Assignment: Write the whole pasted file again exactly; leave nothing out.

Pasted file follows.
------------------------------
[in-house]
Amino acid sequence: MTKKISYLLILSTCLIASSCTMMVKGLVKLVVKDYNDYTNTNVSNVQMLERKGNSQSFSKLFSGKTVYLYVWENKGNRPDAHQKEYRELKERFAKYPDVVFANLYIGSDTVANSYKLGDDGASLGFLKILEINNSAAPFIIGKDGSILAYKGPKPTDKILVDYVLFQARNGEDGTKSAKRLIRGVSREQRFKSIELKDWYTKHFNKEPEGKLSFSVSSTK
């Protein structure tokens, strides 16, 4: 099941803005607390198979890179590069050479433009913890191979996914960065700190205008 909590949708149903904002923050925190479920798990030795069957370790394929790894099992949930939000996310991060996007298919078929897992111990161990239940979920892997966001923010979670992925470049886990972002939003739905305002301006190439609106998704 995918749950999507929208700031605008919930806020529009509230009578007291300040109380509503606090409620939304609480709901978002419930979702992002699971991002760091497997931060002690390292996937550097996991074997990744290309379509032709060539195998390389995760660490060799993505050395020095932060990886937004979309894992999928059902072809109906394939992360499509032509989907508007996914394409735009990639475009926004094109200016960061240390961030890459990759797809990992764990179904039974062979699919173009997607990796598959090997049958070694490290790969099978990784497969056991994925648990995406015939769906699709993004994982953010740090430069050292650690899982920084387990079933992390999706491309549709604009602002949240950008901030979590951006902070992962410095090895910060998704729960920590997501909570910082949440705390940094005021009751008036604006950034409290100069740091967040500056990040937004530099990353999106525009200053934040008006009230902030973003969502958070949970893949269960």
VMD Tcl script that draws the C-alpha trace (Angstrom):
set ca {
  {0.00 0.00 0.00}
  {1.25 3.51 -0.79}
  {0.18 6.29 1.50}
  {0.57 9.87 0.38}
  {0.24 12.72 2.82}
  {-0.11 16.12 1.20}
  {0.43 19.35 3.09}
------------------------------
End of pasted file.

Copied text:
[in-house]
Amino acid sequence: MTKKISYLLILSTCLIASSCTMMVKGLVKLVVKDYNDYTNTNVSNVQMLERKGNSQSFSKLFSGKTVYLYVWENKGNRPDAHQKEYRELKERFAKYPDVVFANLYIGSDTVANSYKLGDDGASLGFLKILEINNSAAPFIIGKDGSILAYKGPKPTDKILVDYVLFQARNGEDGTKSAKRLIRGVSREQRFKSIELKDWYTKHFNKEPEGKLSFSVSSTK
């Protein structure tokens, strides 16, 4: 099941803005607390198979890179590069050479433009913890191979996914960065700190205008 909590949708149903904002923050925190479920798990030795069957370790394929790894099992949930939000996310991060996007298919078929897992111990161990239940979920892997966001923010979670992925470049886990972002939003739905305002301006190439609106998704 995918749950999507929208700031605008919930806020529009509230009578007291300040109380509503606090409620939304609480709901978002419930979702992002699971991002760091497997931060002690390292996937550097996991074997990744290309379509032709060539195998390389995760660490060799993505050395020095932060990886937004979309894992999928059902072809109906394939992360499509032509989907508007996914394409735009990639475009926004094109200016960061240390961030890459990759797809990992764990179904039974062979699919173009997607990796598959090997049958070694490290790969099978990784497969056991994925648990995406015939769906699709993004994982953010740090430069050292650690899982920084387990079933992390999706491309549709604009602002949240950008901030979590951006902070992962410095090895910060998704729960920590997501909570910082949440705390940094005021009751008036604006950034409290100069740091967040500056990040937004530099990353999106525009200053934040008006009230902030973003969502958070949970893949269960």
VMD Tcl script that draws the C-alpha trace (Angstrom):
set ca {
  {0.00 0.00 0.00}
  {1.25 3.51 -0.79}
  {0.18 6.29 1.50}
  {0.57 9.87 0.38}
  {0.24 12.72 2.82}
  {-0.11 16.12 1.20}
  {0.43 19.35 3.09}